Friday, October 17, 2008

Unintended Consequences of Use-It-or-Lose-It Budgeting

A caller to a radio talk show shared a story from when he was in the U.S. Air Force. The unit had a fuel budget that they had underspent for the year. They had a use-it-or-lose-it budgeting system. It's a reasonable idea that the budget for next year should be related to the actual spending from the current year.

As frequently happens, fear of scarcity overrides common sense. Instead of losing their fuel budget for the next year, the caller shared, the jets fueled up, flew over the ocean and returned fifteen minutes later to refuel for additional trips.

Although I hope this is an apocryphal story, its plausibility reminds us that even decent ideas can have unintended consequences. We need to keep normal human reactions in mind as an important part of the evaluation of otherwise good ideas.

Thursday, October 16, 2008

Organizing Papers as a Sign of Checking Out of a Meeting

One sure sign that someone has given up hope on the success of a meeting is the paper-organizing move. Let me describe it. It starts with the participant making a final, impassioned plea on some position. This plea doesn't get the response hoped for.

Now our meeting participant does the paper-organizing move:

  • He turns his body away from the speaker to his pile of papers and notebooks.
  • He slowly and deliberately organizes them into a neat pile.
  • Then sets the pile on the table, positioned ever so slightly toward the door.
  • Clasping his hands together he sits back in his chair, nearly at attention, as if his full focus were on the current speaker.

The paper-organizing move happens too frequently in meetings. It's meaning is clear: it shows that our meeting participant has lost hope in getting what he wants out of the meeting, and he has checked out. Not that all meeting have to end with everyone happy, but I'd call this an unsatisfactory ending. When a meeting has reached this point, it is frequently too late for the leader to do anything to fix it on the spot. Hopefully, though, recognizing the paper-organizing move gives you an opportunity to deal with the issues that caused it.

Wednesday, October 01, 2008

Senators Show Poor Leadership in Bailout Bill

US Senators showed the poorest of leadership today by taking advantage of a national crisis. Senators have amended the text of the senate bailout bill, officially titled the "Emergency Economic Stabilization Act of 2008," with unrelated acts and special tax incentives.

This is the worst kind of abuse of the leadership we have invested them with, and they should be ashamed. As their constituents worry anxiously about the value of their 401K retirement plans, homes, and talk of depression, their Senators took time to augment the bill with administrative housecleaning and pet projects that might otherwise be difficult to pass. Knowing the importance of the bill at hand, they hide in the shadows of urgency and depths of 451 pages of text to sneak their special interests into law. Notably, the main part of the Act, Division A, ends on page 113, leaving 338 pages of additions including Division B, the ‘‘Energy Improvement and Extension Act of 2008’’ and Division C, the ‘‘Tax Extenders and Alternative Minimum Tax Relief Act of 2008’’ starting on page 261.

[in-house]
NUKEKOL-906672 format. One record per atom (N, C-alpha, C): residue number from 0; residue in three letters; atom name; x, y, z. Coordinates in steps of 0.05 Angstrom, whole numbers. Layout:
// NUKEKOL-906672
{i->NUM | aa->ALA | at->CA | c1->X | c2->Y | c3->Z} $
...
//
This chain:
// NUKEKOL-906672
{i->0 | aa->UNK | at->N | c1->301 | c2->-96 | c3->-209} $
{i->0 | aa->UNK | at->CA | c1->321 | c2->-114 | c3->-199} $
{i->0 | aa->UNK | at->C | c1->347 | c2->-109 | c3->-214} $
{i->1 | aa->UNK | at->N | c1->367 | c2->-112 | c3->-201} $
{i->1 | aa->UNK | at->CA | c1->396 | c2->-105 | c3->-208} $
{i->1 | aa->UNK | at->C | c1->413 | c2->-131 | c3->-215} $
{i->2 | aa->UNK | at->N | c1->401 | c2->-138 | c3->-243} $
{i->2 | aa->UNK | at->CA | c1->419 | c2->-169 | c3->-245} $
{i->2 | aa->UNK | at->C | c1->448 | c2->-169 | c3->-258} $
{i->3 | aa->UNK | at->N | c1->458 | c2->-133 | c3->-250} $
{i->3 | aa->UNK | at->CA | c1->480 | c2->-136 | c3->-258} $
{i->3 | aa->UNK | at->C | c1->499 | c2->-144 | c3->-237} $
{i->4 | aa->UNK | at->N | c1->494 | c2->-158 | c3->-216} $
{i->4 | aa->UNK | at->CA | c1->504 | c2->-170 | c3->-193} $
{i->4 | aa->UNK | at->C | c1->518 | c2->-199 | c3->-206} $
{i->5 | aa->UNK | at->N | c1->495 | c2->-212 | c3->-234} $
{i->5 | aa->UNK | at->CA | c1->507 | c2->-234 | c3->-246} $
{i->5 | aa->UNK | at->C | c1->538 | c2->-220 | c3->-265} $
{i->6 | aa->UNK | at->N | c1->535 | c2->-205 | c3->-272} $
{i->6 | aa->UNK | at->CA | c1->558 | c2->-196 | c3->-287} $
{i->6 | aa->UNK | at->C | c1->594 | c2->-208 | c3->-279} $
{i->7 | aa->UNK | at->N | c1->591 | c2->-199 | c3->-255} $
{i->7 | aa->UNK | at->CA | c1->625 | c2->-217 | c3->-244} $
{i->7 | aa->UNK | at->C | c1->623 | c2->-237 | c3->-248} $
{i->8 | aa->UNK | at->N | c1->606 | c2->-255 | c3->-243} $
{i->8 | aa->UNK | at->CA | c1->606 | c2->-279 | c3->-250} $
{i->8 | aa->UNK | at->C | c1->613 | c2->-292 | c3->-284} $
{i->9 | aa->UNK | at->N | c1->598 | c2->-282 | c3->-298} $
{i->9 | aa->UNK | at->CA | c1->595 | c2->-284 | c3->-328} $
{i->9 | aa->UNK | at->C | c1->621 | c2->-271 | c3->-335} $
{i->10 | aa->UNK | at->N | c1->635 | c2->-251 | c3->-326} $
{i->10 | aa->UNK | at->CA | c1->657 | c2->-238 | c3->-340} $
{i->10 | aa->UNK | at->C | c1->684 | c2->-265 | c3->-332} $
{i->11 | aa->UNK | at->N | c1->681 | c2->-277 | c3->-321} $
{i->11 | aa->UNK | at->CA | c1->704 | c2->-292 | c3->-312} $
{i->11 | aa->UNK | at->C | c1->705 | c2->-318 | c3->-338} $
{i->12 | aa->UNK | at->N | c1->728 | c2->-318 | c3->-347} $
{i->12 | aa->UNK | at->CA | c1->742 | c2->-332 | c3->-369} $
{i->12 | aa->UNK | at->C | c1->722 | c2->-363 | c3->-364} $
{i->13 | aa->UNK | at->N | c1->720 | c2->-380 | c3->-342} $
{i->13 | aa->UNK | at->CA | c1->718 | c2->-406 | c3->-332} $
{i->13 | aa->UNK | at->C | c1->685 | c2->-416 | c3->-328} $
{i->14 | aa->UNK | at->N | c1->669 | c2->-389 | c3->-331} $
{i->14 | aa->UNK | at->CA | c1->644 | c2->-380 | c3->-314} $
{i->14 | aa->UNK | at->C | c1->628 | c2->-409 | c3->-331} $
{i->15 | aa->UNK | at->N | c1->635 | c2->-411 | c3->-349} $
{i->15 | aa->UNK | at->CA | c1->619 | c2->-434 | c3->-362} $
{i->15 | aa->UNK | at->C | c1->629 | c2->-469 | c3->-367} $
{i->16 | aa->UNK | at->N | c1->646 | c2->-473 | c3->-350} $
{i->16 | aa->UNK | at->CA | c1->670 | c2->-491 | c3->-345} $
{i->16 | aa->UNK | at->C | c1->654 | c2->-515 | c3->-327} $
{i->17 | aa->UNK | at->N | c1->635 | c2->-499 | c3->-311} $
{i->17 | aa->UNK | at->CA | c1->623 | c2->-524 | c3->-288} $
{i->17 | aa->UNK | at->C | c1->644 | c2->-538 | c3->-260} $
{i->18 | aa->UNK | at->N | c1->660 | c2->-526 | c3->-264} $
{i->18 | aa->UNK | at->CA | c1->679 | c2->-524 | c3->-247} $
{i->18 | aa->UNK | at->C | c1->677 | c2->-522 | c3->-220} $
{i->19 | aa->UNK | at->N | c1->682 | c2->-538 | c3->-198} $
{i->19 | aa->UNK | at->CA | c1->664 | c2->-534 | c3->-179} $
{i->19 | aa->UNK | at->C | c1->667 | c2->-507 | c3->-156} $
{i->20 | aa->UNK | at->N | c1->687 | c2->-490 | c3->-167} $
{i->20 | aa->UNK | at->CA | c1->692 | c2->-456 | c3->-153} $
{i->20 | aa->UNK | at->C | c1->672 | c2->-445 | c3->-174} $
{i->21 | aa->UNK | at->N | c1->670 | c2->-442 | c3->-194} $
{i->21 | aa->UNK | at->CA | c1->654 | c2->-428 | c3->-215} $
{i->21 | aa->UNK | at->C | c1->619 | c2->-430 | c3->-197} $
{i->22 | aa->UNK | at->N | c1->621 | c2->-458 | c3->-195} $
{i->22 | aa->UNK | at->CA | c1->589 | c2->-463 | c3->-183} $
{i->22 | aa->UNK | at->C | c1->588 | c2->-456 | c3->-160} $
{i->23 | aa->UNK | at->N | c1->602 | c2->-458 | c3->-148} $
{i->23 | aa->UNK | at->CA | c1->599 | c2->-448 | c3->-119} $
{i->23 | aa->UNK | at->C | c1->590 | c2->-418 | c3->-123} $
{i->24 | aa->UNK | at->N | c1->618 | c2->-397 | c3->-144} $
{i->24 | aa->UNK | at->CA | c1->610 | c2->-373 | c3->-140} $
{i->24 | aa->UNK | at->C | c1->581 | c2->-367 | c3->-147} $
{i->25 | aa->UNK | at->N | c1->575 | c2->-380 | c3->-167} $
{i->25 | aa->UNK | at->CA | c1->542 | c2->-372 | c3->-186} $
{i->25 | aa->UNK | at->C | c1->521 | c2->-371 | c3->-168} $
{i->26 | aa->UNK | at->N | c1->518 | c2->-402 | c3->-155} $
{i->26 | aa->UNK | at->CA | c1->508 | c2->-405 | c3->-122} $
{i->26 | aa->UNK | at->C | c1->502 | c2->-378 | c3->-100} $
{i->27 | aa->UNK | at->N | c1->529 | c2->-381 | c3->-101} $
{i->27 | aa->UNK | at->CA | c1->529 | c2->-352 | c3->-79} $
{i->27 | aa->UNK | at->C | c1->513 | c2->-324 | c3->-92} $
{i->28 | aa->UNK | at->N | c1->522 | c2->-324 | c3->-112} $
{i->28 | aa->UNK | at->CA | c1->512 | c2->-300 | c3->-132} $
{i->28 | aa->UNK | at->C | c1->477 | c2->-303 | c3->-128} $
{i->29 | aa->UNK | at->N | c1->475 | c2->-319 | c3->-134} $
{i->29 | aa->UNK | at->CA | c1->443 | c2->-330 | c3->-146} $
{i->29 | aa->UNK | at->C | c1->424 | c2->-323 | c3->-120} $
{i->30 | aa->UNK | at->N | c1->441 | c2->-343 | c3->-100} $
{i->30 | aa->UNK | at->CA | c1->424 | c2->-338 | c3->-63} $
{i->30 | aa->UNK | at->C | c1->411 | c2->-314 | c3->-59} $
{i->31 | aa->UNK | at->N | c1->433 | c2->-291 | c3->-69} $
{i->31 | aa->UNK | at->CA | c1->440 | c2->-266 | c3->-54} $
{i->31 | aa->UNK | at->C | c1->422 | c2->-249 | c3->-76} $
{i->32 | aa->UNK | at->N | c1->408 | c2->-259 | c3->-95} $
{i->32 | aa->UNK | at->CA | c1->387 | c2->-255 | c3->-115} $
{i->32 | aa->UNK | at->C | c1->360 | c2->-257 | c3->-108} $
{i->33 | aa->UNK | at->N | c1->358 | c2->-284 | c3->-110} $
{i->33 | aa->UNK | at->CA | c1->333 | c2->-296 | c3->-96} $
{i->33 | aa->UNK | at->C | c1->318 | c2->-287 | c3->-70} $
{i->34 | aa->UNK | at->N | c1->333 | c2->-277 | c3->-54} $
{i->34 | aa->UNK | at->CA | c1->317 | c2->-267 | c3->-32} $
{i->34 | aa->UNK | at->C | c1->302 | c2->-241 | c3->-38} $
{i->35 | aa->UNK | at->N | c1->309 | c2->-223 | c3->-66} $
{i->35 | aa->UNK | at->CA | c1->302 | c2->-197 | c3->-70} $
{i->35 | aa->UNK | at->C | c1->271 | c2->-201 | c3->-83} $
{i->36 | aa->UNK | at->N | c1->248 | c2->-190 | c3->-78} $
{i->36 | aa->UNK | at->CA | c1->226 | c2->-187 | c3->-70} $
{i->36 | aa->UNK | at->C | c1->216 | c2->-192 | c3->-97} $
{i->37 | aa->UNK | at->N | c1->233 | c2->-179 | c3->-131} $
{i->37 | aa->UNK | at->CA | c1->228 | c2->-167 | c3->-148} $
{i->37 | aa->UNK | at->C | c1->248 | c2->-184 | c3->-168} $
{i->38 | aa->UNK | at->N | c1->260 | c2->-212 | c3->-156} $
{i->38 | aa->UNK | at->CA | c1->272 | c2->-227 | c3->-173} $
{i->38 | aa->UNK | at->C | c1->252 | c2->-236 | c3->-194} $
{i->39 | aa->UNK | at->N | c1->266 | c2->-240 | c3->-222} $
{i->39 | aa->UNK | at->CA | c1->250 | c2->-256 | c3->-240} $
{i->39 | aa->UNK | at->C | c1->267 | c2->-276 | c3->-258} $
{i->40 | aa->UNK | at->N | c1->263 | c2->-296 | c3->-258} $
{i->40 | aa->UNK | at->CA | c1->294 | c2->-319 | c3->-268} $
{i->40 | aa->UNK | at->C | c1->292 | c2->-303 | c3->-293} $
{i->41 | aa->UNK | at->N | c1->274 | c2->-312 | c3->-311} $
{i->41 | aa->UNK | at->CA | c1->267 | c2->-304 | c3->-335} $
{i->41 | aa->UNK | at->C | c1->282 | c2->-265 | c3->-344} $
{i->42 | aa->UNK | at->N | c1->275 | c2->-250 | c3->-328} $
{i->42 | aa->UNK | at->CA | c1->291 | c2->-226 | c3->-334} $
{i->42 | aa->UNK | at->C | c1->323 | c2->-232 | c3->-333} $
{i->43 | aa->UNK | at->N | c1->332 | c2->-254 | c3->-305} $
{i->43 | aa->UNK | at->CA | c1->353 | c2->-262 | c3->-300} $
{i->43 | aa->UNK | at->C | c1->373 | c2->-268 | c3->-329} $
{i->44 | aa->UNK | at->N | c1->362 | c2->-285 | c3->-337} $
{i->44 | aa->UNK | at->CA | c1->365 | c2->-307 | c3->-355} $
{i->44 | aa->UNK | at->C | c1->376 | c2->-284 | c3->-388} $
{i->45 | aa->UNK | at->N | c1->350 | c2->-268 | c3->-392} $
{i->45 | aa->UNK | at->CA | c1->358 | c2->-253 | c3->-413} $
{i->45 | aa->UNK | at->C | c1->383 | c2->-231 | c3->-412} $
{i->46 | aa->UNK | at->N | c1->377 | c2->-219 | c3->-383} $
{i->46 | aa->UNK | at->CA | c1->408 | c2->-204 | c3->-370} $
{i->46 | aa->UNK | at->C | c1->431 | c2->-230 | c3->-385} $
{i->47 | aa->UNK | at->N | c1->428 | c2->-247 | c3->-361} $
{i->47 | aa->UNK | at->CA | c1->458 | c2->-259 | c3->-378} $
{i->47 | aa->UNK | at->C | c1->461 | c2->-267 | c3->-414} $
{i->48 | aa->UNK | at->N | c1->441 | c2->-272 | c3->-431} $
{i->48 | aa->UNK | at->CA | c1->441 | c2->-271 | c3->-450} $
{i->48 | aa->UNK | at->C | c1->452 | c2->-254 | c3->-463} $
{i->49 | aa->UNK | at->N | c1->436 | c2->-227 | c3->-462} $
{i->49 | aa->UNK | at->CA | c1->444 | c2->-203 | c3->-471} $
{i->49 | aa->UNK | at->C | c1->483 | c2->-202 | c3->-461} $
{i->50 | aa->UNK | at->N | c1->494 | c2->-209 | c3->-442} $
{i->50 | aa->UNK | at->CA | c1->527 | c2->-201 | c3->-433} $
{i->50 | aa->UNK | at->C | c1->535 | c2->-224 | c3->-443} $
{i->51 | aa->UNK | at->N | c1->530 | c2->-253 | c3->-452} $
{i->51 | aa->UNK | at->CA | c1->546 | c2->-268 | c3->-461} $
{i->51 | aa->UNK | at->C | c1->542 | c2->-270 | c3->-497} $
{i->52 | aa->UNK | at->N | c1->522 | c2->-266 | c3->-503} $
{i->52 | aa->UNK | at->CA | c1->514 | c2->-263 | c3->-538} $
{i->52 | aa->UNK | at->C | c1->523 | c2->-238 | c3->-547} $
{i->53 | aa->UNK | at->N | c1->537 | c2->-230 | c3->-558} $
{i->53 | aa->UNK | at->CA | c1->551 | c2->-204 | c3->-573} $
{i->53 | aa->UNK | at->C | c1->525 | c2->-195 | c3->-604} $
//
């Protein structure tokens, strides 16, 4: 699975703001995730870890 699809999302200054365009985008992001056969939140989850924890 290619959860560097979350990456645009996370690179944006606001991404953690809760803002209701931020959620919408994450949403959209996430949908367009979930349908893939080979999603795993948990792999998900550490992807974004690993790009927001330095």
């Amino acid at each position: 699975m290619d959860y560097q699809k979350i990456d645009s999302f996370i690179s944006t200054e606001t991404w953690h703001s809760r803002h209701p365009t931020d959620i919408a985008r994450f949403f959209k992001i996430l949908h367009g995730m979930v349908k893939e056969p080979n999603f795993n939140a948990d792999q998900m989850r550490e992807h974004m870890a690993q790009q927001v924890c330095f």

Division A, Section 2 of the Act reads:

The purposes of this Act are— (1) to immediately provide authority and facilities that the Secretary of the Treasury can use to restore liquidity and stability to the financial system of the United States; and (2) to ensure that such authority and such facilities are used in a manner that— (A) protects home values, college funds, retirement accounts, and life savings; (B) preserves home ownership and promotes jobs and economic growth; (C) maximizes overall returns to the tax payers of the United States; and (D) provides public accountability for the exercise of such authority.

Given the last line of the act's purpose, the Senators understand the need for accountability in the exercise of authority. They simply can't show personal leadership in their own use of authority. Here are some items from Division C that they should be publicly accountable for:

  • Section 308 (Page 279) is a two year extension to an excise tax "cover over" for rum from Puerto Rico and the Virgin Islands.
  • Section 317 (Page 290) is a two year extension to support "Motorsports Racing Tracks" having a seven year cost recovery period.
  • Section 325 (Page 295) is a five year extension to special tax incentives for the wool industry.
  • Section 503 (Page 300) gives excise tax exemption to kid's toy wooden arrows. You could put an eye out with them, but the Senate wants to give them a special tax exemption.
  • Section 511 and 512 (Page 310) has the distinction of being the only bill that has names associated with it, the ‘‘Paul Wellstone and Pete Domenici Mental Health Parity and Addiction Equity Act of 2008’’. Apparently their pride overcame their shame.

From a leadership perspective, I look at it like this: In the middle of a raging fire, the fire chief calls his team together to talk about whether they will serve steak or lobster at the station's summer family picnic. Some might argue that it is a reasonable discussion to have, but this is neither the time nor is it respectful of the seriousness of the situation. Someone in the Senate should show leadership and call this out as wrong. We should all expect better of our Senators.